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Time to Smack Down the Small Business Administration

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In 2012, Barack Obama elevated the administrator of the Small Business Administration (SBA) to a Cabinet-level position, where the office had been under Bill Clinton. The current administrator, Maria Contreras-Sweet, is unknown to the overwhelming majority of Americans, as are the thirty-three administrators who preceded her. This ignorance is about to change, for, according to a statement issued last month by Donald Trump,

My “America First” agenda is going to bring back our jobs and roll back the burdensome regulations that are hurting our middle-class workers and small businesses. To help push our agenda forward, I am pleased to nominate Linda McMahon as the head of the Small Business Administration.

Linda has a tremendous background and is widely recognized as one of the country’s top female executives advising businesses around the globe. She helped grow WWE from a modest 13-person operation to a publicly traded global enterprise with more than 800 employees in offices worldwide.

Linda McMahon is, of course, the wife of Vince McMahon, the head of World Wrestling Entertainment (WWE) and overseer of its Raw and SmackDown brands. Mrs. McMahon, who at one time served as president and later CEO of WWE, left the company in 2009 to run for the U.S. Senate in Connecticut. After twice receiving the Republican Senate nomination, McMahon was unsuccessful against her Democratic opponents in the general elections of 2010 and 2012. She then co-founded Women’s Leadership LIVE, an organization that equips women to “become leaders in their respective industries,” and became a major Republican fundraiser and donor.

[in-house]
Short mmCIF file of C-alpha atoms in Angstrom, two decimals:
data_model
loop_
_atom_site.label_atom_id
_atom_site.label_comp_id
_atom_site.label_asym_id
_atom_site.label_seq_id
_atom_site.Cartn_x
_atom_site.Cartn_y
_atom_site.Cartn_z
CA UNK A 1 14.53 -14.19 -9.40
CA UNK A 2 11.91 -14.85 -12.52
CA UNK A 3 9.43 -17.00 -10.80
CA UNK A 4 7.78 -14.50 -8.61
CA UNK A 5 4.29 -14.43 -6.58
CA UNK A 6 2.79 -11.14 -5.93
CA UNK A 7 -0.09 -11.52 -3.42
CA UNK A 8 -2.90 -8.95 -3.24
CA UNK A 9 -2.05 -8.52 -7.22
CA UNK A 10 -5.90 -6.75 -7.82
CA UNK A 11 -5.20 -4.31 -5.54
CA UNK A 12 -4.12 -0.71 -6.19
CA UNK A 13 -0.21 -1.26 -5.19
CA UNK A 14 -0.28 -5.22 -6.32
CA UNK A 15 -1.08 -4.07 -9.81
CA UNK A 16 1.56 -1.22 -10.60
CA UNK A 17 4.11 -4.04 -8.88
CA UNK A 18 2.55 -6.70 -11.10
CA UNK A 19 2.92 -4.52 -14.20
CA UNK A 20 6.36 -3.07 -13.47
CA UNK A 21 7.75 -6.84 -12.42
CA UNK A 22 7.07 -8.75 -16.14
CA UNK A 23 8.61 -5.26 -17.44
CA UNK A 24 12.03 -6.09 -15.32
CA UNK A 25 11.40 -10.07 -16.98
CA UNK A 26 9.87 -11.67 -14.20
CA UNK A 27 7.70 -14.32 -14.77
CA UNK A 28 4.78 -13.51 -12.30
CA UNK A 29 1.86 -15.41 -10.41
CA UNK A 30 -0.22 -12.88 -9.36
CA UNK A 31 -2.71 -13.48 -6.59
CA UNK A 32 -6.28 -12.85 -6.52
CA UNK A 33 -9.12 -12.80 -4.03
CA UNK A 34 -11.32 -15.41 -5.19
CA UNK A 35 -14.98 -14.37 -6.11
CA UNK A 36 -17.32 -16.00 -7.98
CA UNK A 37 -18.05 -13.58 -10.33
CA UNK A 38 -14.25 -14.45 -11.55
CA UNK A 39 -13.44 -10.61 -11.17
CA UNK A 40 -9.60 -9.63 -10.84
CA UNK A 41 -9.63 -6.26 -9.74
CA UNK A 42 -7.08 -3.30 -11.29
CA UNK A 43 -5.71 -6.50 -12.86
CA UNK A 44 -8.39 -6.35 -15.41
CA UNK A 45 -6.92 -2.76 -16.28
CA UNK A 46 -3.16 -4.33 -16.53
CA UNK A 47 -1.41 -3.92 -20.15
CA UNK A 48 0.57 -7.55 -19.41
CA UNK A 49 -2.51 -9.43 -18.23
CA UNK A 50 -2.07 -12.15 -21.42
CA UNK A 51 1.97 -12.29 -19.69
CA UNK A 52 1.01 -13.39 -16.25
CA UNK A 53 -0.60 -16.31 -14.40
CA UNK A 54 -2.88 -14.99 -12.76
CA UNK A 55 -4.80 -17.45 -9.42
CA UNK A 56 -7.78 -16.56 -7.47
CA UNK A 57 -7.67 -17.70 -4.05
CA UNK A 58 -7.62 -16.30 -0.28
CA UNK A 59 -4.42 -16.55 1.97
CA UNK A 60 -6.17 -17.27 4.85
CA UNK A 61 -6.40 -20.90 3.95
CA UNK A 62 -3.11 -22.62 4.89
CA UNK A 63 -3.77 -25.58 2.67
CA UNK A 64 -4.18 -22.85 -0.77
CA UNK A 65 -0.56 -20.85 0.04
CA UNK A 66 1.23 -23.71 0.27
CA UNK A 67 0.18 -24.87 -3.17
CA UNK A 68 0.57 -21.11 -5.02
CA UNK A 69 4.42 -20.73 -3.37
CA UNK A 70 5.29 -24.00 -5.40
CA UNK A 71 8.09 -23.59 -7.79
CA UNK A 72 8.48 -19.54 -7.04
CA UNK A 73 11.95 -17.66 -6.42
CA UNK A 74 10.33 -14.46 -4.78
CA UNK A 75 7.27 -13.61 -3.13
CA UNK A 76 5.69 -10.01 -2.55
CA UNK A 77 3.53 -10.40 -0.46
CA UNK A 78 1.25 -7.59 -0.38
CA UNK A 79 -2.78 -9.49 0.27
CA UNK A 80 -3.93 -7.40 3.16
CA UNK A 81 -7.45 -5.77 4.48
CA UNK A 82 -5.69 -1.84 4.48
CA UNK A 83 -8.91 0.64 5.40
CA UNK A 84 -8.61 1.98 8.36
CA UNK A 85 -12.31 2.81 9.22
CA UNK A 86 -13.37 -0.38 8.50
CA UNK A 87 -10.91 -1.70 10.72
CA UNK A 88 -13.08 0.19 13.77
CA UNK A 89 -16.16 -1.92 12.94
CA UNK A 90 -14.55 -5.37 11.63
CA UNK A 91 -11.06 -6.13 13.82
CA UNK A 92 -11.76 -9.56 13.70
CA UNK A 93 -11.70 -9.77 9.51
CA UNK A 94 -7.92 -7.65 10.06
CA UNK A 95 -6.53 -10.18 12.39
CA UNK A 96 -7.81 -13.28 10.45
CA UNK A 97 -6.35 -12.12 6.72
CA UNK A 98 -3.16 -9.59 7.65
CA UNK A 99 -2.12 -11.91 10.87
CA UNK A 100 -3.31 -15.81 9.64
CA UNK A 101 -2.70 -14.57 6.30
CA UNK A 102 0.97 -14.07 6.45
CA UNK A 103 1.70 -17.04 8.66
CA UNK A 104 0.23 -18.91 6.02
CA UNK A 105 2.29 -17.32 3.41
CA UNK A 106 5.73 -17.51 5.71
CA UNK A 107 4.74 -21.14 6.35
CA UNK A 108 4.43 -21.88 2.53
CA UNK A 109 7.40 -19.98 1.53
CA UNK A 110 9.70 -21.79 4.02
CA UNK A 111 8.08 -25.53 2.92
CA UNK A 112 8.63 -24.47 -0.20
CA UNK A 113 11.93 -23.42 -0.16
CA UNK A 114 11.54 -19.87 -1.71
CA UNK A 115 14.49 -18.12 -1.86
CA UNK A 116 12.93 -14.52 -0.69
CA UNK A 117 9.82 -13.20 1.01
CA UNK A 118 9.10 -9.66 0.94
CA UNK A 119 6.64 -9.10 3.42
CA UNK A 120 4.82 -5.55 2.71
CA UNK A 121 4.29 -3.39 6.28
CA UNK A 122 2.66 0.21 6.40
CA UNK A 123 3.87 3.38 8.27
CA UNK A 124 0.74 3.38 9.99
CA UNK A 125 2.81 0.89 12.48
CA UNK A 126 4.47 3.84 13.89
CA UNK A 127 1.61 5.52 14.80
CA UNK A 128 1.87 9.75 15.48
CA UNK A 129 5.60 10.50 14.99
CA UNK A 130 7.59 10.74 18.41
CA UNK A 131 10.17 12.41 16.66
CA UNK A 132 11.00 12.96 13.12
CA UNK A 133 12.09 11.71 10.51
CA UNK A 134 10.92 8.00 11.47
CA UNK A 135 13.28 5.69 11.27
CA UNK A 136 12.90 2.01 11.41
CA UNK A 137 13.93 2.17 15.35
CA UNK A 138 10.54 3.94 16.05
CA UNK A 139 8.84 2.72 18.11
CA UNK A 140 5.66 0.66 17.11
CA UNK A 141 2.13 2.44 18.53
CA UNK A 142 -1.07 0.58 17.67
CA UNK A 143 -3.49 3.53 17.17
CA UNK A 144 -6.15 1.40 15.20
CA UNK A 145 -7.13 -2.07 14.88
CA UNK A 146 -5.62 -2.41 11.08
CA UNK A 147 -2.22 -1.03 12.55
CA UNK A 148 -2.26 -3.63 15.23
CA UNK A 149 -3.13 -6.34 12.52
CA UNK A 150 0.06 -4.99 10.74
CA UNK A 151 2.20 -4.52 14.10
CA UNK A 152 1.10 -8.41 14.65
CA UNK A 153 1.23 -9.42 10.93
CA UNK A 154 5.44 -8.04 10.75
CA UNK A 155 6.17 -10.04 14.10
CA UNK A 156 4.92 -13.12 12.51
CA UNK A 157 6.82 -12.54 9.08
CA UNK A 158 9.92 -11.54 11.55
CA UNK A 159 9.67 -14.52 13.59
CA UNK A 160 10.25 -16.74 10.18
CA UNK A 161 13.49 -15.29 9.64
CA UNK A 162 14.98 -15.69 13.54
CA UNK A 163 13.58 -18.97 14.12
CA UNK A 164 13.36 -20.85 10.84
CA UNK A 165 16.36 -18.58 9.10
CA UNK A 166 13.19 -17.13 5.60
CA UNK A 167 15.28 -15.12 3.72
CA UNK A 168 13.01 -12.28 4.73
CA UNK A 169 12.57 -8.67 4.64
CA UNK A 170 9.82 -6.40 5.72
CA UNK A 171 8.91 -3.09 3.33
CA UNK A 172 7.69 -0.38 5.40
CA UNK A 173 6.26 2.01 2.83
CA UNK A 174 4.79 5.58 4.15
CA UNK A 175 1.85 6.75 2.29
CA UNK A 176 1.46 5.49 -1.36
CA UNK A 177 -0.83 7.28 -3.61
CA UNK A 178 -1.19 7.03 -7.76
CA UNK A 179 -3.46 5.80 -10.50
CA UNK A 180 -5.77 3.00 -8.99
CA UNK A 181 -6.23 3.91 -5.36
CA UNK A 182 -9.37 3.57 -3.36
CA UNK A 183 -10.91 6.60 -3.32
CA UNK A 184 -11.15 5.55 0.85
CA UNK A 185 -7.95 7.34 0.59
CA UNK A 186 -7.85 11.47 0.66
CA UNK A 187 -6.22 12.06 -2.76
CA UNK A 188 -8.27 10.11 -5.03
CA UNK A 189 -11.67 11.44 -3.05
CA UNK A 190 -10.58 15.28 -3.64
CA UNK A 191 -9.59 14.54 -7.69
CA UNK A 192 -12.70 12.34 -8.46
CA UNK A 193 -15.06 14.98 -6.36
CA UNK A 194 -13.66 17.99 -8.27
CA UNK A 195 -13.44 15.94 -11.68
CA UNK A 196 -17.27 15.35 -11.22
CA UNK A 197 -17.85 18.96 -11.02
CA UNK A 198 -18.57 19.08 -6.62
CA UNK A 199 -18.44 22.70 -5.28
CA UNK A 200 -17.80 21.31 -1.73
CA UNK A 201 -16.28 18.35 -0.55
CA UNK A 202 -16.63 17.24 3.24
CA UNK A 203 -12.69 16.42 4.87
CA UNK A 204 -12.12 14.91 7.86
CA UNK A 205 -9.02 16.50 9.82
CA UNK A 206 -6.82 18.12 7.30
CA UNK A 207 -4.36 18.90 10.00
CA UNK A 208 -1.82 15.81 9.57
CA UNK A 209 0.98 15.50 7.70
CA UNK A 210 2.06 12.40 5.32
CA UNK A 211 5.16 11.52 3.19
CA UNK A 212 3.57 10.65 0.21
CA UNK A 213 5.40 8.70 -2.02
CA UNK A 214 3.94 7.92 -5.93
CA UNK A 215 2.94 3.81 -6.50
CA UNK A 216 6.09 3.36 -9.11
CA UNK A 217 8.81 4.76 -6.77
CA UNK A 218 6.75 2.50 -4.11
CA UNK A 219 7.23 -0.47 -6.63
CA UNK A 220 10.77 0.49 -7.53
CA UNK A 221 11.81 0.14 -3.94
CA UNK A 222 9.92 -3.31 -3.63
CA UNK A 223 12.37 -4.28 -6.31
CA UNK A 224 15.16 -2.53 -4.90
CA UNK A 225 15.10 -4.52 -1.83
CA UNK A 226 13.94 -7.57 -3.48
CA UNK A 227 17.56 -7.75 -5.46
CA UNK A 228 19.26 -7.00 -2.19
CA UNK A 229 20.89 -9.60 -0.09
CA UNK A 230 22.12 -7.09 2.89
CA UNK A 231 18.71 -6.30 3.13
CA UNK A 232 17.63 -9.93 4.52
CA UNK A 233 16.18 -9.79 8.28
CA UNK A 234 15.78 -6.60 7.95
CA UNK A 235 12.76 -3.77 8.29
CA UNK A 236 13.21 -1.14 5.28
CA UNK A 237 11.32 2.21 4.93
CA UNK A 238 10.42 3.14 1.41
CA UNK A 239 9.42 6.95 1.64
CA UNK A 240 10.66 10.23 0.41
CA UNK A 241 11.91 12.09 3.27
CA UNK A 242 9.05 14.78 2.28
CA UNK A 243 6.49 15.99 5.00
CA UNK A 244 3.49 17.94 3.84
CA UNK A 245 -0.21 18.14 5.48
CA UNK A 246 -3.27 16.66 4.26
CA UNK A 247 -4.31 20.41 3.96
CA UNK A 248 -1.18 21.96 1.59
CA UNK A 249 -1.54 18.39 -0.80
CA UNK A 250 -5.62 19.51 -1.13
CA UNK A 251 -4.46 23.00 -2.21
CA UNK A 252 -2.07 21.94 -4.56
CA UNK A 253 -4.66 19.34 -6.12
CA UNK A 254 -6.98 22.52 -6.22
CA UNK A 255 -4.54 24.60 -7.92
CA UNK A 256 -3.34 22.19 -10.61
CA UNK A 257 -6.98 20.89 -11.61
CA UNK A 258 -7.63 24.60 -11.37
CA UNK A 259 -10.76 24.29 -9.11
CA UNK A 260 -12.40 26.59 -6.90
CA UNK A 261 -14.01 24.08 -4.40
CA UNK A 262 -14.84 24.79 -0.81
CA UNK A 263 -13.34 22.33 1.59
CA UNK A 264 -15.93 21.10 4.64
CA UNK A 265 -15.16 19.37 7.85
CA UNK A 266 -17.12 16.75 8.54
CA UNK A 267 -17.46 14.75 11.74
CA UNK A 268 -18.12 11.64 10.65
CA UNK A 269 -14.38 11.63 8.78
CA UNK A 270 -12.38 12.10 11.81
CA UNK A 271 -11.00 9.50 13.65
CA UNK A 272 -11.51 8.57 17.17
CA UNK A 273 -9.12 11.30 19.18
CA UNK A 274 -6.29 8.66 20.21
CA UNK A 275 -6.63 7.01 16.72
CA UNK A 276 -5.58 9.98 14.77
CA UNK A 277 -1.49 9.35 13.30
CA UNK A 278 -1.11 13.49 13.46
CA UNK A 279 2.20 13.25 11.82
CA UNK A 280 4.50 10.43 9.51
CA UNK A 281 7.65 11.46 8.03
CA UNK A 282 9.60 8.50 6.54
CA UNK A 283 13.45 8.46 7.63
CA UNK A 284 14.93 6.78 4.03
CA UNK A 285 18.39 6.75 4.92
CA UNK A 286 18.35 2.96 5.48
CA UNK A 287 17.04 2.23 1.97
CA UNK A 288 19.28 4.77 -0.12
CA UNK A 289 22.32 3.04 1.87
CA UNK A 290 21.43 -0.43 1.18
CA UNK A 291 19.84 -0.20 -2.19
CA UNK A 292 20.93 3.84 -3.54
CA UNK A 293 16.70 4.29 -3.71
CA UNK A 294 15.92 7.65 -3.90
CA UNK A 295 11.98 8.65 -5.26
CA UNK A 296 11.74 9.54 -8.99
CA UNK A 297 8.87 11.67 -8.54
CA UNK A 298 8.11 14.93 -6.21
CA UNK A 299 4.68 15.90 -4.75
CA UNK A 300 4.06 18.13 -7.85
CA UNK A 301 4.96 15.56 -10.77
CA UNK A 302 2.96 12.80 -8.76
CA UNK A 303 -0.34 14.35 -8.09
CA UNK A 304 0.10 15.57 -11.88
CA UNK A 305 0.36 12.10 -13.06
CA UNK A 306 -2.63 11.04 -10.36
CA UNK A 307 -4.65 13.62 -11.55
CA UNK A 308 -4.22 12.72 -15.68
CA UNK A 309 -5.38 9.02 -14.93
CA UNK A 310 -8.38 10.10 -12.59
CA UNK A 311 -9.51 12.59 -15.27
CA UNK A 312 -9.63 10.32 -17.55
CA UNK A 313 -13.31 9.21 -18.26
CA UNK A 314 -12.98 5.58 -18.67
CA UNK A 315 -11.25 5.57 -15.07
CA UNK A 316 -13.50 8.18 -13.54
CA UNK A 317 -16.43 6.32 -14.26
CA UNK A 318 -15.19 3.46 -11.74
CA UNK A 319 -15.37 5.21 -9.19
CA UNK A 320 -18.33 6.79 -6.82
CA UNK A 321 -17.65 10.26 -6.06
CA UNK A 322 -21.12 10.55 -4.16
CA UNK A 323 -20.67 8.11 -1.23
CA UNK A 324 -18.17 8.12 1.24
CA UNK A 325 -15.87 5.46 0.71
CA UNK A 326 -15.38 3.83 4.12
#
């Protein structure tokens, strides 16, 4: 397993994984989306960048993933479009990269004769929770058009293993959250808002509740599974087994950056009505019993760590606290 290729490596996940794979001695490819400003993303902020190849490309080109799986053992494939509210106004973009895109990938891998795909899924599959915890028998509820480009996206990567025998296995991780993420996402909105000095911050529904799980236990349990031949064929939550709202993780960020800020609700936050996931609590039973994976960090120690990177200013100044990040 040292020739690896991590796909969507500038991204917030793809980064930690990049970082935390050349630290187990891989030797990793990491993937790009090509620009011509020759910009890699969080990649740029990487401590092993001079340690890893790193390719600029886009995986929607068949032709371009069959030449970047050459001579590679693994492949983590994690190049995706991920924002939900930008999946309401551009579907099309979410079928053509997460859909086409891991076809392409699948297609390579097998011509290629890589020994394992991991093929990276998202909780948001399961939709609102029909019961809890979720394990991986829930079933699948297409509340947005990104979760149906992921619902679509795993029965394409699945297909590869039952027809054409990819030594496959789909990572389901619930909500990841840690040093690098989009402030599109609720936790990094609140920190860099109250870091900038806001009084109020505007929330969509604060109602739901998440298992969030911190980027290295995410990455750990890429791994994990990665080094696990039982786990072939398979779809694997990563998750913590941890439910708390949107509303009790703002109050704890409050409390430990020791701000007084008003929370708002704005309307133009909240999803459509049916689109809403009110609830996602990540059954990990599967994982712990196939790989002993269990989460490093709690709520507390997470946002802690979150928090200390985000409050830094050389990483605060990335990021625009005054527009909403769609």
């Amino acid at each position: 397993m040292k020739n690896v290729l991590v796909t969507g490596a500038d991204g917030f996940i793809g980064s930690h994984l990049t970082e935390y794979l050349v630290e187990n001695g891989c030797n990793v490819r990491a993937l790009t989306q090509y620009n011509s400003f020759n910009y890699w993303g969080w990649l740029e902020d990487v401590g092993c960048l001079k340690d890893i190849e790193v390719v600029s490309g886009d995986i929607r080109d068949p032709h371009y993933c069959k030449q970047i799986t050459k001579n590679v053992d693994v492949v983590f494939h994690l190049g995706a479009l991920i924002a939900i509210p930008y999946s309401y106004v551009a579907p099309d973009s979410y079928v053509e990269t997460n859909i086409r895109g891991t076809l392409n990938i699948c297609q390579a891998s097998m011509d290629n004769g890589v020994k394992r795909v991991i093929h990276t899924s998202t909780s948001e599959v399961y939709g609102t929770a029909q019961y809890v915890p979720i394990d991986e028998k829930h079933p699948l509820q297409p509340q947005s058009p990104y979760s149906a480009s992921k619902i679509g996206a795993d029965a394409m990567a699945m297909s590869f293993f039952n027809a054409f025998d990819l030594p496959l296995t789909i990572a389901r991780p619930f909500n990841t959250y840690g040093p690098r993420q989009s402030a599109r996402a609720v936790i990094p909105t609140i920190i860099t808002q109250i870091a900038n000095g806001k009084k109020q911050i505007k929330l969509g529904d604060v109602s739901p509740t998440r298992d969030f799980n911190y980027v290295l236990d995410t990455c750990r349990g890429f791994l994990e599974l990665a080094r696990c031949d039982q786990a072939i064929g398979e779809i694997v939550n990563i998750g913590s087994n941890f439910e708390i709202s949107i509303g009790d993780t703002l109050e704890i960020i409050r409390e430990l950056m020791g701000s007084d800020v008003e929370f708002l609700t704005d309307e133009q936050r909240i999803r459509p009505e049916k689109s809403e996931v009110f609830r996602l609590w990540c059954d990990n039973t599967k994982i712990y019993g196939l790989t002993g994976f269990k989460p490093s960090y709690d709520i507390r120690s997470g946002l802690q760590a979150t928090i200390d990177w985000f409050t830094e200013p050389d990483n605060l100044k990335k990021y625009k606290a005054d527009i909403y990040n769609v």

After the inauguration of Donald Trump, all eyes will be on the SBA administrator, but few will be on the agency itself.

The SBA was established in 1953 when Dwight Eisenhower signed into law the Small Business Act. Its mission is “to aid, counsel, assist and protect the interests of small business concerns, to preserve free competitive enterprise and to maintain and strengthen the overall economy of our nation.” Headquartered in Washington, D.C., the SBA also has district offices in every state, regional offices, and disaster field offices. The SBA has more than 3,293 employees and an annual budget of over $700 million.

The bottom line mission of the SBA remains the same today as when it was created: “The SBA helps Americans start, build and grow businesses.” It does that primarily by guaranteeing bank loans to small businesses that would not otherwise qualify for them. The loans are often characterized by lower payments, longer terms, and increased borrowing limits than normal commercial loans. The SBA also provides counseling and training for small businesses; helps the federal government to ensure that at least 23 percent of prime federal contracts go to small businesses (especially woman-owned and service-disabled veteran-owned small businesses); and reviews congressional legislation, testifies in behalf of small business, and assesses the burden of regulations on small businesses.